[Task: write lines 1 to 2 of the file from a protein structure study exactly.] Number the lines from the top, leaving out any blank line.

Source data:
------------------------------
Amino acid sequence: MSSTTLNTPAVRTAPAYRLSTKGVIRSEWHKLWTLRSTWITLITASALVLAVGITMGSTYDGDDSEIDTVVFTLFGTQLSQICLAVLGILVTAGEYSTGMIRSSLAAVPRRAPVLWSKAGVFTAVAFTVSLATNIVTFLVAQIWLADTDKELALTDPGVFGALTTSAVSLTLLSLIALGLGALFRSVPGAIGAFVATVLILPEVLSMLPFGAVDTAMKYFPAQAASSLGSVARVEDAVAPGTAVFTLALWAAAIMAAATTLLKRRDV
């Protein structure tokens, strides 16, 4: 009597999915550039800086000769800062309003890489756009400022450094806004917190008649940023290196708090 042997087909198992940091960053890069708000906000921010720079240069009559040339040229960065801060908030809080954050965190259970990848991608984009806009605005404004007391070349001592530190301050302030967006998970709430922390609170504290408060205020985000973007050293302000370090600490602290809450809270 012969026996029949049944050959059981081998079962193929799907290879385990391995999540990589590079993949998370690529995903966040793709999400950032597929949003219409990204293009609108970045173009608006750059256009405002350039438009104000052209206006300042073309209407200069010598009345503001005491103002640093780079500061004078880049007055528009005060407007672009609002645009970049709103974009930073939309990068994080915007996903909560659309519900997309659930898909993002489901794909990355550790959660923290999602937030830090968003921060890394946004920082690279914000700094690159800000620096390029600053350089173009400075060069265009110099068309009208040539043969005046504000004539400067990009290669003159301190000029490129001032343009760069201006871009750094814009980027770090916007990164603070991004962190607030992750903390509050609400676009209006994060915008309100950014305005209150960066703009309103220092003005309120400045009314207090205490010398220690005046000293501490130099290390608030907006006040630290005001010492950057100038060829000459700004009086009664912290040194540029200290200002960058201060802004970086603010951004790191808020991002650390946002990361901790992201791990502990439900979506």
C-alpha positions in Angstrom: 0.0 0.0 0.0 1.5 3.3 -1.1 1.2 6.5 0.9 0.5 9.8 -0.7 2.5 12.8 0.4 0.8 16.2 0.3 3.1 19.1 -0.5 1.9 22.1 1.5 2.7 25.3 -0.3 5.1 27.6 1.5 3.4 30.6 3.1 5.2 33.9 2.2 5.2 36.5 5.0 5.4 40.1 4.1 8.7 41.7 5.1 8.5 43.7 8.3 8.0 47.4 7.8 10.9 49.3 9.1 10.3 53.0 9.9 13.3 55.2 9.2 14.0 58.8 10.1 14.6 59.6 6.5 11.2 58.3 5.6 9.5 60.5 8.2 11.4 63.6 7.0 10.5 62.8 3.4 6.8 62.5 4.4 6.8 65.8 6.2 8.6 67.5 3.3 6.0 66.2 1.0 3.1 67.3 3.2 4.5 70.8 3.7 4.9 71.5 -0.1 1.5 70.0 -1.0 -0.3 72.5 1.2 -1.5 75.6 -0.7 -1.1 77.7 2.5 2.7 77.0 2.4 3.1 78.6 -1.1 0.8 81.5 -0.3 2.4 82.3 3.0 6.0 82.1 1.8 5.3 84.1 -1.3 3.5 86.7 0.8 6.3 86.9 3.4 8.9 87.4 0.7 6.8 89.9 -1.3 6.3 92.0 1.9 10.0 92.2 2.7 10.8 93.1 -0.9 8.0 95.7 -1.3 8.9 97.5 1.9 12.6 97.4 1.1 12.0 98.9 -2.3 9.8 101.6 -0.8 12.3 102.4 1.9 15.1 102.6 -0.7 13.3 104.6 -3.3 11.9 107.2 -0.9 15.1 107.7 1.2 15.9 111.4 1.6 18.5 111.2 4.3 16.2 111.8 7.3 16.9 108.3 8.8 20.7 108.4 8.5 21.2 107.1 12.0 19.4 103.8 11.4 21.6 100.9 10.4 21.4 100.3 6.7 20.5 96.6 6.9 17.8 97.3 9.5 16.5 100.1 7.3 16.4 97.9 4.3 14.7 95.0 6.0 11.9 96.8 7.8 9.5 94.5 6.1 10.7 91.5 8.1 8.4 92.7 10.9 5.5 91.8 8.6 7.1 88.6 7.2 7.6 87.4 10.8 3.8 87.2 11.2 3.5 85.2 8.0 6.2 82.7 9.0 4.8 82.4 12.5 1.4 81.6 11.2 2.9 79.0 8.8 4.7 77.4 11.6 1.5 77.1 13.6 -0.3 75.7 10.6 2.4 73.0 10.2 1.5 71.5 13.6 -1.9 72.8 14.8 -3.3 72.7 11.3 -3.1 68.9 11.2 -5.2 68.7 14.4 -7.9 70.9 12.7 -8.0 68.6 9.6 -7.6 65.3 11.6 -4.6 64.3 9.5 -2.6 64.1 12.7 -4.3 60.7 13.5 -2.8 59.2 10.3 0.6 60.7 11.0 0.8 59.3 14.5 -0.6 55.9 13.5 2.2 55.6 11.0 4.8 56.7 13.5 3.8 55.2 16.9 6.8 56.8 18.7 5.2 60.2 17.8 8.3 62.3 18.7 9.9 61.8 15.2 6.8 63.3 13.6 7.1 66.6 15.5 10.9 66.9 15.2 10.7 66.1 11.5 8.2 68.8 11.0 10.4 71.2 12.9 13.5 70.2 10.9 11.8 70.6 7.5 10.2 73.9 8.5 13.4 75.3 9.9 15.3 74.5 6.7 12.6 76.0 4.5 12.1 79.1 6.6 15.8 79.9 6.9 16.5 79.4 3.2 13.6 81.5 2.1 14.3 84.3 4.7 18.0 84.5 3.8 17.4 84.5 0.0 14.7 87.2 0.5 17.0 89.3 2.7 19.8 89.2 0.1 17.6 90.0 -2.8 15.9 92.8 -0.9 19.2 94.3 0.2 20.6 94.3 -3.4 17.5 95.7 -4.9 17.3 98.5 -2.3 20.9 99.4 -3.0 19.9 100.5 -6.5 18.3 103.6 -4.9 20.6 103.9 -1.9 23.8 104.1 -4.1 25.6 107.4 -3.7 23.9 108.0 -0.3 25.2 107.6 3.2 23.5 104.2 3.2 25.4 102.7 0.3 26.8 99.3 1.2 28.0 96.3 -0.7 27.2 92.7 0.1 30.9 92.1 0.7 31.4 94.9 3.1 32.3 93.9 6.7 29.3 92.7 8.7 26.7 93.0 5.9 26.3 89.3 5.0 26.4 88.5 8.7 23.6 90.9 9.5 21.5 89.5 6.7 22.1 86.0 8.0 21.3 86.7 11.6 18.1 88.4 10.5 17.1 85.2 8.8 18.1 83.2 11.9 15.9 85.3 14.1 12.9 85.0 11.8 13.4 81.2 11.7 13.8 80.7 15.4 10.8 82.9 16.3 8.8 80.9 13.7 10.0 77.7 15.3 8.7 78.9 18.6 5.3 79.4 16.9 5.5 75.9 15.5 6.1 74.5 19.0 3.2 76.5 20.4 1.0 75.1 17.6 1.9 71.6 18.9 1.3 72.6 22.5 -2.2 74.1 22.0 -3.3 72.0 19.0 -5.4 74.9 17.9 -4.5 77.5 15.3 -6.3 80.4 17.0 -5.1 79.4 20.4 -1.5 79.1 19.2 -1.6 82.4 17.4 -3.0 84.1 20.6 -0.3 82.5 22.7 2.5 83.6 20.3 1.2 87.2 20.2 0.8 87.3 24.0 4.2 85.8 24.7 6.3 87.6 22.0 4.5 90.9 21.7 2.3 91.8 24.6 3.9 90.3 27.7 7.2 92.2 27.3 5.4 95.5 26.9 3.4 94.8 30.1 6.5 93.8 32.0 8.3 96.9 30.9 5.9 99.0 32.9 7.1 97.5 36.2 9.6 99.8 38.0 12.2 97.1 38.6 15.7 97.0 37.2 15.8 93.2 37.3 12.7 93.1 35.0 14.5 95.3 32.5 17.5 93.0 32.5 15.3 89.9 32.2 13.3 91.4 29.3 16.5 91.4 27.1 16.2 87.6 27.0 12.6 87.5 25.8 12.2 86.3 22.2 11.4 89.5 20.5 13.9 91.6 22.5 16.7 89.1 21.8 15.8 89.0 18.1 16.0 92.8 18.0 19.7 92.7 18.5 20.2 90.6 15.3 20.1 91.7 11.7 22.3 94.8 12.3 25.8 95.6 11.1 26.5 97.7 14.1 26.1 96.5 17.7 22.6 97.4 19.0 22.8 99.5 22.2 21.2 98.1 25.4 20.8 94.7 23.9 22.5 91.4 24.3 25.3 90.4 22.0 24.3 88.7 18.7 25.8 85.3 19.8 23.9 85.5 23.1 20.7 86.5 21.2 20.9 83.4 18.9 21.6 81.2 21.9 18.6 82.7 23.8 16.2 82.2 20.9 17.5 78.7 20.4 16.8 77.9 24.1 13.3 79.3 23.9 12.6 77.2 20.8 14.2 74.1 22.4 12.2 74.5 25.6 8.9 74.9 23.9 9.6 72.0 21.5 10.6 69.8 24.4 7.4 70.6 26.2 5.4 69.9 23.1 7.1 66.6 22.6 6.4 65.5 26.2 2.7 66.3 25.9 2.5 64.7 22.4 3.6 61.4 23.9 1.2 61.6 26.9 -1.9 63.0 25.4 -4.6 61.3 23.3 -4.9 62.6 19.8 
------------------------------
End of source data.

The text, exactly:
Amino acid sequence: MSSTTLNTPAVRTAPAYRLSTKGVIRSEWHKLWTLRSTWITLITASALVLAVGITMGSTYDGDDSEIDTVVFTLFGTQLSQICLAVLGILVTAGEYSTGMIRSSLAAVPRRAPVLWSKAGVFTAVAFTVSLATNIVTFLVAQIWLADTDKELALTDPGVFGALTTSAVSLTLLSLIALGLGALFRSVPGAIGAFVATVLILPEVLSMLPFGAVDTAMKYFPAQAASSLGSVARVEDAVAPGTAVFTLALWAAAIMAAATTLLKRRDV
């Protein structure tokens, strides 16, 4: 009597999915550039800086000769800062309003890489756009400022450094806004917190008649940023290196708090 042997087909198992940091960053890069708000906000921010720079240069009559040339040229960065801060908030809080954050965190259970990848991608984009806009605005404004007391070349001592530190301050302030967006998970709430922390609170504290408060205020985000973007050293302000370090600490602290809450809270 012969026996029949049944050959059981081998079962193929799907290879385990391995999540990589590079993949998370690529995903966040793709999400950032597929949003219409990204293009609108970045173009608006750059256009405002350039438009104000052209206006300042073309209407200069010598009345503001005491103002640093780079500061004078880049007055528009005060407007672009609002645009970049709103974009930073939309990068994080915007996903909560659309519900997309659930898909993002489901794909990355550790959660923290999602937030830090968003921060890394946004920082690279914000700094690159800000620096390029600053350089173009400075060069265009110099068309009208040539043969005046504000004539400067990009290669003159301190000029490129001032343009760069201006871009750094814009980027770090916007990164603070991004962190607030992750903390509050609400676009209006994060915008309100950014305005209150960066703009309103220092003005309120400045009314207090205490010398220690005046000293501490130099290390608030907006006040630290005001010492950057100038060829000459700004009086009664912290040194540029200290200002960058201060802004970086603010951004790191808020991002650390946002990361901790992201791990502990439900979506």